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Hospice Can Help You Look Forward To Tomorrow

November 1, 2021

Hospice Can Help You Look Forward To Tomorrow
By MaryAnn Opal

Ready to take on the day, you stop at your local Starbucks for a latte to get you going. The gal at the counter looks as if she might have had some morning stress, but she smiles politely and asks, “What can I get for you today?” You order your regular and she smiles and sends you on your way. You don’t think of her again during your busy day.
As you’re headed to the office you get a call - little Tommy’s teacher – he has forgotten his lunch, again. She repeats today’s lunch options twice as you weave through traffic, trying to concentrate on her words. She kindly makes a suggestion and agrees to let you square up later in the week. You hang up, relieved and appreciative. You make a mental note to send a “thank you,” even as you begrudgingly admit to yourself that you will probably never get around to it.
You pull into the office parking lot a little late, and a lot frazzled. As you walk through the foyer, the receptionist greets you with a smile and a pleasant hello, but you’re so focused you forget to make eye contact, and the hello that you meant to speak stays in your throat.
Lunch time! Already? Nope. Not today. A bit exasperated, you take a deep breath and begin to make great headway into today’s workload. Your phone buzzes and you glance at it, ugh, the alarm for your dental appointment this afternoon. It’s been on the books far too long; you really can’t miss it again. You grab your half empty Starbucks and walk briskly to your car. Traffic, as always, is congested. Finally, you get to your appointment. You nearly run through the door. As you sink into the dentist’s chair, you take another deep breath. The dentist greets you with a kind hello - though his voice sounds a little strained - and a warm smile.
In the car, headed back to the office, you begin to you feel like you may have a couple of hours solid worktime, and are thankful.
Before you know it, it’s 5:00! There were seasons in life when you could have ignored the clock, but this isn’t one. You leave your desk a mess and head for the car. As you’re driving, your mind turns to home. How can you possibly walk through that door with a smile, with energy, with compassion, after the day you’ve had? But once you open that door, you are a caregiver. And then the thought occurs to you… the barista, the teacher, the receptionist, the dentist, any or all of them may be going home just to begin their other job – caregiving.
Caregivers are everyday people, with everyday jobs, that go home to overwhelming responsibilities. They are heroes. Unrecognized, but heroes all the same. They have a job for which they were not trained, yet somehow, they grow to meet the task. Their reward is not a paycheck; loss and grief is what they anticipate, yet they continue giving their all. The next time you see a caregiver, give them an extra smile, hug, or better yet, acknowledge that you see how much they are sacrificing; physically, emotionally, and often financially, to accept the ultimate job of an unsung hero, a caregiver.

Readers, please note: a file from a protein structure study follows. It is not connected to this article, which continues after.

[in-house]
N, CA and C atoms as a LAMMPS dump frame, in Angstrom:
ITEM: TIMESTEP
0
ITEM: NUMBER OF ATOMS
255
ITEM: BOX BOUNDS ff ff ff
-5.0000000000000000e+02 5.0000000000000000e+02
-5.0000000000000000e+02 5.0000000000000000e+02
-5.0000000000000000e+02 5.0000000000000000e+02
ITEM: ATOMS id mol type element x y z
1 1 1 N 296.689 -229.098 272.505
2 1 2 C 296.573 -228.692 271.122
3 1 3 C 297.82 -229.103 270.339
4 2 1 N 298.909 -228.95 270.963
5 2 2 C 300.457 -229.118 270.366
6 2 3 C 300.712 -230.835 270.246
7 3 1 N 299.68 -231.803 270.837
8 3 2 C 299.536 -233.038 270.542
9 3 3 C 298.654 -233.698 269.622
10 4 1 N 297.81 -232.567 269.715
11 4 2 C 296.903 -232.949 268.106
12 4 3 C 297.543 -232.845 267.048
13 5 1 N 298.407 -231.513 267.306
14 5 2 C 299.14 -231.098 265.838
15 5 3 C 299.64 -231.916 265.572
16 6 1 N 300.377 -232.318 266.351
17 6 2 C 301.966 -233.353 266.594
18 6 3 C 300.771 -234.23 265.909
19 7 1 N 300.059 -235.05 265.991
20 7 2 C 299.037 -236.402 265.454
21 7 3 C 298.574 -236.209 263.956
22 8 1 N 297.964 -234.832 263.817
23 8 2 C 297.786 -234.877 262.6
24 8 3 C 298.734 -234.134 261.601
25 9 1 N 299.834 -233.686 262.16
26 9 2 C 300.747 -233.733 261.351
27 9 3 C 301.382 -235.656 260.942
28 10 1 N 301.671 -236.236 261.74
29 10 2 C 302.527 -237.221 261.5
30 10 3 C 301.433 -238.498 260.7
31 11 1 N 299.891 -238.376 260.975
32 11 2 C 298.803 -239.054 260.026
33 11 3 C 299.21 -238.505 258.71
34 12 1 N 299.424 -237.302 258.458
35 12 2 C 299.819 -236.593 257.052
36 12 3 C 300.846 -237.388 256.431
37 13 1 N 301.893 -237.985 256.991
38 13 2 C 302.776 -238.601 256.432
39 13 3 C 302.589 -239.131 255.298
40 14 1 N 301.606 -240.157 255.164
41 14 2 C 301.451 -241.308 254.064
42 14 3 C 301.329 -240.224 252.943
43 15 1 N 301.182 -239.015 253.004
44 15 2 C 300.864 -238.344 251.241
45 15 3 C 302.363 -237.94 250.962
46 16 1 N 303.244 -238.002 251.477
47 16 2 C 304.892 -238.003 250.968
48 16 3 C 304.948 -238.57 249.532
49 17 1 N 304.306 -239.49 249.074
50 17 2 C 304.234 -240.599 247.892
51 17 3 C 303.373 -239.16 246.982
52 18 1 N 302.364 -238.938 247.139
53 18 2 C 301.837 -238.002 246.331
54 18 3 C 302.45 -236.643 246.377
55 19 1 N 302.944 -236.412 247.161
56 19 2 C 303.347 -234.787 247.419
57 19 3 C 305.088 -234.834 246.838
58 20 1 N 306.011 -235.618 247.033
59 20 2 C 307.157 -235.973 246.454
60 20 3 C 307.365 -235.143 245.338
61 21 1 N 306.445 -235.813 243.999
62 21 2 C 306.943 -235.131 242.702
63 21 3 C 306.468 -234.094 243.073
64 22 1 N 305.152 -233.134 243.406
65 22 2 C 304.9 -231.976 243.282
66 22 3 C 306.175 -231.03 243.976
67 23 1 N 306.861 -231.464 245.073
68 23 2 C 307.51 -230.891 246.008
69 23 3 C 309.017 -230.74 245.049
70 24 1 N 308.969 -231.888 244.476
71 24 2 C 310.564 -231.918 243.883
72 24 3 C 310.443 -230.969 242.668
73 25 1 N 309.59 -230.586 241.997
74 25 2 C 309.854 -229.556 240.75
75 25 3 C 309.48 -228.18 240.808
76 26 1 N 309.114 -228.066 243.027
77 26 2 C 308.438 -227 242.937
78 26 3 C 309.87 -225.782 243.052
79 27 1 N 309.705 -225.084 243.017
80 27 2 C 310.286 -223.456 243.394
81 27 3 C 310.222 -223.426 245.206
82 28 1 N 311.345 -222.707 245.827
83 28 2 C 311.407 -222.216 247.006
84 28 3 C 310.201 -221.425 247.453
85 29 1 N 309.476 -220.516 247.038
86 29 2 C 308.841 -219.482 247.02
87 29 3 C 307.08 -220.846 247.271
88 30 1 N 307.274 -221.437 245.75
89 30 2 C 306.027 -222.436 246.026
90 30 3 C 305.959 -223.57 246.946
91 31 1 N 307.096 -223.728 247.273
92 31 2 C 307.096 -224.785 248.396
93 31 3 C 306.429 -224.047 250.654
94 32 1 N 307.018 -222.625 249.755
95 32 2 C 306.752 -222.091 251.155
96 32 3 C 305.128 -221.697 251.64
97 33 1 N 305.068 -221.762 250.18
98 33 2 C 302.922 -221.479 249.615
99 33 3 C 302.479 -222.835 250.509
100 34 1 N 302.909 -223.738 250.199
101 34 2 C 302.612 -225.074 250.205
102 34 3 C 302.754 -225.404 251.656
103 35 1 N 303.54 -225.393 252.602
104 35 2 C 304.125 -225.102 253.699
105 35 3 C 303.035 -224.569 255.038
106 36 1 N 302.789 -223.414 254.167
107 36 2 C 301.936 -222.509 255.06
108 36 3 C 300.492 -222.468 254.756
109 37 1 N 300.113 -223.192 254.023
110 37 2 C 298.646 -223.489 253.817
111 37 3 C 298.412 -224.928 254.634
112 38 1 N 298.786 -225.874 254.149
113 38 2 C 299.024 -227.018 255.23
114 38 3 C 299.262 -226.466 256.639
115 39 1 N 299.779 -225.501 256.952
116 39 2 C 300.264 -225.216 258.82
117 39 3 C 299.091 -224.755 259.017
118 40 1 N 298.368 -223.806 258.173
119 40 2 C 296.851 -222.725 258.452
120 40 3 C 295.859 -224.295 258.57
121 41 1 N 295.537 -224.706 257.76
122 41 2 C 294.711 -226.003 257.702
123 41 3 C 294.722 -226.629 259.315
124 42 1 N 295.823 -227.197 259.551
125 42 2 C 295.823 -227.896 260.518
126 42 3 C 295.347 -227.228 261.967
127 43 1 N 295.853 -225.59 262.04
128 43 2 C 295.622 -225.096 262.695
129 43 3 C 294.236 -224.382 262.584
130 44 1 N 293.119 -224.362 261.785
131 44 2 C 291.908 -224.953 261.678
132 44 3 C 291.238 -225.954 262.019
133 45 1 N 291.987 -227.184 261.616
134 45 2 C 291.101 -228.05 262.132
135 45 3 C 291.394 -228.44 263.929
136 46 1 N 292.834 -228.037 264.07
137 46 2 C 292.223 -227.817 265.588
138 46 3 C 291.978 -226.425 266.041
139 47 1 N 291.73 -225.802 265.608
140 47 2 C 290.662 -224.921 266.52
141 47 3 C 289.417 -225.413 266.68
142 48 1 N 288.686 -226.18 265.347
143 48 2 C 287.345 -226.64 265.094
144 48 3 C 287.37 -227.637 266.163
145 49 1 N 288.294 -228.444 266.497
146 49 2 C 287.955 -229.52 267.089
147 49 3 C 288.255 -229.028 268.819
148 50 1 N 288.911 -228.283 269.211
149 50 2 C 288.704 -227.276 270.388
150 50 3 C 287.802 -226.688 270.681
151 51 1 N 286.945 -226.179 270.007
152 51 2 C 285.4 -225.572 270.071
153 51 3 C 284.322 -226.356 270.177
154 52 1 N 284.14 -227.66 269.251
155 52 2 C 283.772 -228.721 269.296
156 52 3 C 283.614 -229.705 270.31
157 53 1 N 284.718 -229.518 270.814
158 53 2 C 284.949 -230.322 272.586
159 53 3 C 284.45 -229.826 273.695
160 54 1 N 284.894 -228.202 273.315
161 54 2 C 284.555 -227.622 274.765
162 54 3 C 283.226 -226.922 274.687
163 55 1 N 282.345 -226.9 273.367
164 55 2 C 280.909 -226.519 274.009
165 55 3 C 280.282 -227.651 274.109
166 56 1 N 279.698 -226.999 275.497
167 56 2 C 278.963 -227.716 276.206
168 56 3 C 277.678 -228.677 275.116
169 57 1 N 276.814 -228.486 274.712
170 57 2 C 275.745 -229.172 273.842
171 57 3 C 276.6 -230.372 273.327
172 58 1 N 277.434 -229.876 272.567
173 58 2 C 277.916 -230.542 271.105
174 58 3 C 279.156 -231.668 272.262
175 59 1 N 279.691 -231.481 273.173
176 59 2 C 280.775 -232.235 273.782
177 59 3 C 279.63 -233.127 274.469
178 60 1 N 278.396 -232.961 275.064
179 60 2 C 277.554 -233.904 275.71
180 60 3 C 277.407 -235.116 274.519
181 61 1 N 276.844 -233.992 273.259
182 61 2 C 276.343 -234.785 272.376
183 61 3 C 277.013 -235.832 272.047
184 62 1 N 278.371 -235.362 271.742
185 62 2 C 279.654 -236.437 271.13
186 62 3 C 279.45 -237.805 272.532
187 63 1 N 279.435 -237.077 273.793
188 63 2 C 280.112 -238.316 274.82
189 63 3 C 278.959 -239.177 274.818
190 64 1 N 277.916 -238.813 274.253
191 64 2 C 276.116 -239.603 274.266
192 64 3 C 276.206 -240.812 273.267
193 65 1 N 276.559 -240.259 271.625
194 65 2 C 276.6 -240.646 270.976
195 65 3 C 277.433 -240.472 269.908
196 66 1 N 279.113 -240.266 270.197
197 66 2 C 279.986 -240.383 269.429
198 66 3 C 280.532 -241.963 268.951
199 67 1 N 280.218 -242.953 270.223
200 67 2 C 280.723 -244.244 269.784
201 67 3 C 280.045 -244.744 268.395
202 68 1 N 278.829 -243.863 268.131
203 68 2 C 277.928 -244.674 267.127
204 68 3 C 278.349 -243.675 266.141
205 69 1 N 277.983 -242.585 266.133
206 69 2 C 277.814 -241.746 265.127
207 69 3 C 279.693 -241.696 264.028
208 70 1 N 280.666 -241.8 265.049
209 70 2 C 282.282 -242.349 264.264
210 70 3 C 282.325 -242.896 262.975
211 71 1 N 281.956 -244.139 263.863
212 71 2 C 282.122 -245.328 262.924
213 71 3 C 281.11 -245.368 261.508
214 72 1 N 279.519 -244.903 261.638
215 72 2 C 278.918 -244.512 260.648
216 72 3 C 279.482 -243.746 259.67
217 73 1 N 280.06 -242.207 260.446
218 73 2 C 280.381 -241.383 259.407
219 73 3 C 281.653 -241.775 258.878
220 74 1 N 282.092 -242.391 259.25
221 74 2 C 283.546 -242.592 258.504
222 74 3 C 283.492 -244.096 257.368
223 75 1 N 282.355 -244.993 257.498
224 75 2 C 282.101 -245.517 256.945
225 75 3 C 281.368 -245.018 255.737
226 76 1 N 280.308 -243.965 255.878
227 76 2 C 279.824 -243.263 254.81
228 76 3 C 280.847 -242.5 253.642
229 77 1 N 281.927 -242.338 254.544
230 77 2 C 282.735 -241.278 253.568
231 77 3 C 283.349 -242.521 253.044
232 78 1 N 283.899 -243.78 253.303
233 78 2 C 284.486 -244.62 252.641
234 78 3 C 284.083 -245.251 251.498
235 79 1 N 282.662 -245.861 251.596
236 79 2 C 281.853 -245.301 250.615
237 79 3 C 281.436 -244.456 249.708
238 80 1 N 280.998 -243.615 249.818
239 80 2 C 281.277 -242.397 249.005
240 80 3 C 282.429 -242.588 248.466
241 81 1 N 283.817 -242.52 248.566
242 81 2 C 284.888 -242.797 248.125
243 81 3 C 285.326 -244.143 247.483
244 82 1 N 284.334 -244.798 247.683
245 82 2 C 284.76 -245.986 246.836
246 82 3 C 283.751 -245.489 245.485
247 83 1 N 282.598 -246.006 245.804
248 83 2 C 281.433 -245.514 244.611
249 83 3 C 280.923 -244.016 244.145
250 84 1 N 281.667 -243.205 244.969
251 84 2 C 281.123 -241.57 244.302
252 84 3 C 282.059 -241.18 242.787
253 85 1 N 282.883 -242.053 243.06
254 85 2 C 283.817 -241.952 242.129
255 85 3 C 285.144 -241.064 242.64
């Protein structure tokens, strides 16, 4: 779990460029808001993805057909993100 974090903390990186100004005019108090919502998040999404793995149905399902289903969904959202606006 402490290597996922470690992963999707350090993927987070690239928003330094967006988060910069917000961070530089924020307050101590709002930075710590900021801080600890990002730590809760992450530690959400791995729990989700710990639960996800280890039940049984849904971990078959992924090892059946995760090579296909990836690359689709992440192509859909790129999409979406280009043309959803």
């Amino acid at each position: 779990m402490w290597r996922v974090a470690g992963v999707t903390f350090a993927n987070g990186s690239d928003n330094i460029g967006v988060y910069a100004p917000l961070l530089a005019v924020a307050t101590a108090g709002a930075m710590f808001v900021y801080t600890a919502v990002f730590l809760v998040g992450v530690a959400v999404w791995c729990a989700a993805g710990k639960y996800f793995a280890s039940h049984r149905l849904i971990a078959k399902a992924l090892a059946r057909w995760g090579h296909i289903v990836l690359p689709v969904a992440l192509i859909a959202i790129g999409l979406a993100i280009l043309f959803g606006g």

Hospice can ease the burden of caregiving. Hospice is full of hope. Some hospice patients experience an improvement in their health, often a result of the solicitous care and benefits of the hospice care team; some even choose to graduate from hospice as their daily condition improves.
Hospice is not a death sentence; it’s a life sentence! There is a common misconception that choosing hospice means giving up hope. The facts about hospice, however, prove otherwise. Diminishing hope? Hardly. Given the time, hospice actually relieves suffering, promotes dignity and facilitates closure for patients and their families. Those are the benefits of hospice care.
The hospice team’s mission is to care for the patient wherever they may call home, whether that’s in a retirement community, assisted living or private residence.
Hospice patients gain a sense of relief and control. Regular visits from the medical team get pain and other symptoms under control and prevent emergency hospital visits. Chats with the support team; social worker or chaplain address emotional pain. Slowly, a hospice patient - and their family - begin looking forward to tomorrow.

MaryAnn Opal is the Community Liaison at All Seasons Healthcare. She has decades of experience in marketing and events - most of those years have been dedicated to bringing smiles to faces of the thousands of seniors with whom she has been involved. MaryAnn is the founder of Girl, You’ve Got This, a women’s empowerment circle, created to help women find their authentic self. She also holds certifications in Laughter Therapy, Reiki, Emotional Freedom Tapping, Energy Healing, Guided Meditation, and Life Coaching. Through her debut book, I Can’t Be Dead, MaryAnn has had a profound impact on numerous lives by sharing her story with them. In her free time, MaryAnn enjoys reading, writing, dancing, oceans, mountains, and spending time with family and friends; both human and fur-babies.

If you have any questions about hospice, please contact MaryAnn Opal at All Seasons Hospice, Irmo, SC. or 803.602.0300.

MaryAnn Opal at All Seasons Hospice
MaryAnn Opal at All Seasons Hospice Opal
(803) 602-0300